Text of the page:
The sexual assault accusations against Harvey Weinstein fueled the fire under the #MeToo movement and led to crucial conversations about power dynamics in Hollywood and inappropriate behavior in the workplace. The world has been waiting to see whether Weinstein would be held criminally accountable for his alleged predatory acts. At his pre-trial hearing in Los Angeles today, prosecutors charged him with sex crimes involving two women.

The disgraced producer is being accused by two unnamed women of two separate incidents that occurred over the course of two days in 2013. The first woman claims she was sexually assaulted on February 18th of that year, when Weinstein allegedly forced his way into her hotel room and raped her. He allegedly assaulted another woman the following evening in a Beverly Hills hotel suite. Weinstein is facing felony counts of forcible rape, forcible oral copulation, sexual penetration by use of force and sexual battery by restraint. He faces up to 28 years in prison if convicted of these charges.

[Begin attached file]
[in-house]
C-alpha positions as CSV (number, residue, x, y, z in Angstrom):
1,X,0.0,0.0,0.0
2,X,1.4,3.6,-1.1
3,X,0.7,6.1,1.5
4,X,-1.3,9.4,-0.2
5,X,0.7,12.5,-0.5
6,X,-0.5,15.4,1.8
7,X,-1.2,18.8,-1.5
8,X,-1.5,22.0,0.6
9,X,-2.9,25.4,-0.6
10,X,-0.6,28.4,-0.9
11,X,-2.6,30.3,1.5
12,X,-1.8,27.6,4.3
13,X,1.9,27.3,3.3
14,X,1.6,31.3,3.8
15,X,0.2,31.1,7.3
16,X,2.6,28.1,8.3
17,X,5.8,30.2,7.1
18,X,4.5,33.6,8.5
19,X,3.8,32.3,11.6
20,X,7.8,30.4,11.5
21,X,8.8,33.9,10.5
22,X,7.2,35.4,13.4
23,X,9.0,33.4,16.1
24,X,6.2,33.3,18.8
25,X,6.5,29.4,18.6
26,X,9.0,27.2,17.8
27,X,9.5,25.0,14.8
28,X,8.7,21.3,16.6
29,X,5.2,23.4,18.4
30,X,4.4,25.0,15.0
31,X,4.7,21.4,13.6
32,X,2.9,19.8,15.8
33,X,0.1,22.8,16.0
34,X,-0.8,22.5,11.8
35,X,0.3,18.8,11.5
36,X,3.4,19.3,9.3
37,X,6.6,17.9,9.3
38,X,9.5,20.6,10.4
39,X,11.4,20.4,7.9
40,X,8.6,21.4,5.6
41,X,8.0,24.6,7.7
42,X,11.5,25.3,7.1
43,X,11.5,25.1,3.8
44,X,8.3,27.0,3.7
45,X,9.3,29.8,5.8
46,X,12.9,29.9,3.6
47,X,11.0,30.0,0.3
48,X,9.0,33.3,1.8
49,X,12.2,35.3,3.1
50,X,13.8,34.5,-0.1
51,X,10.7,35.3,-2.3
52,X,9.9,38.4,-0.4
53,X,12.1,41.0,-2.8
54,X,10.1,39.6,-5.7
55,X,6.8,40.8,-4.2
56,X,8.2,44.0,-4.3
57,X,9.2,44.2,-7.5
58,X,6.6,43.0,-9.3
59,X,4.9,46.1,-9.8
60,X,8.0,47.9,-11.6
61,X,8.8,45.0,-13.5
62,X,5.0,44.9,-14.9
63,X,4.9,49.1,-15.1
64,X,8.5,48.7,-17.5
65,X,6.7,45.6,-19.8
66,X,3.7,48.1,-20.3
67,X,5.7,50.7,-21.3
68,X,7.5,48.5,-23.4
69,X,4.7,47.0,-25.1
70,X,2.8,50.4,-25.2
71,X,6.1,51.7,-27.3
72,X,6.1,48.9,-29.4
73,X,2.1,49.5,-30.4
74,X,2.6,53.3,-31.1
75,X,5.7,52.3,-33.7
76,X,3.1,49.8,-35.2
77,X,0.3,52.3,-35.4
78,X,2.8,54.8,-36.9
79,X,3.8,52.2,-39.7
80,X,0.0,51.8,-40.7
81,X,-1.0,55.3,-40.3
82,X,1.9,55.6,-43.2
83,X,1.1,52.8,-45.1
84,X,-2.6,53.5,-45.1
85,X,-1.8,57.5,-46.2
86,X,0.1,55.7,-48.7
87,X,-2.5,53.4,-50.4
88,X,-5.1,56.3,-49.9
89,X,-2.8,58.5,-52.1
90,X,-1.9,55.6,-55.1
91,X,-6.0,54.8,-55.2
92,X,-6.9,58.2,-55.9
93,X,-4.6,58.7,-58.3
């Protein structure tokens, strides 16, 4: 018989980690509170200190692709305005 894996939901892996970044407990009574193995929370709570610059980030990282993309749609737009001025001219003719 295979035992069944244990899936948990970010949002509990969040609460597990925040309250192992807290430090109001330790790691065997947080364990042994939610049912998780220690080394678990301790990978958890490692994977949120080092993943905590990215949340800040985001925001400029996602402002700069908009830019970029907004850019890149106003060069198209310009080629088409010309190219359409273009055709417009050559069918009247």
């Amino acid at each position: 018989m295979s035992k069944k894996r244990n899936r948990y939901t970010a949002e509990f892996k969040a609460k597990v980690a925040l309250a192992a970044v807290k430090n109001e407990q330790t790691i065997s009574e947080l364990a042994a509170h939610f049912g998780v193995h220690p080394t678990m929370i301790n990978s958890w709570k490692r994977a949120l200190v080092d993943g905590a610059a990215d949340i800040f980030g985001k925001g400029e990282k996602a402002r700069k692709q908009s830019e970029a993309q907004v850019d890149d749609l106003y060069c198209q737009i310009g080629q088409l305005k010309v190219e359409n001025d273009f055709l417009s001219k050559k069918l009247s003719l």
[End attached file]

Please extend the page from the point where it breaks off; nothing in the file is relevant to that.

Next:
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“We believe the evidence will show that the defendant used his power and influence to gain access to his victims and then commit violent crimes against them,” said L.A. DA Jackie Lacey in a statement. “I want to commend the victims who have come forward and bravely recounted what happened to them. It is my hope that all victims of sexual violence find strength and healing as they move forward.”

On Monday, Weinstein's trial for five sex crimes - including rape and predatory sexual assault - in New York City started as well. If convicted on predatory sexual assault charges alone, he could face life in prison.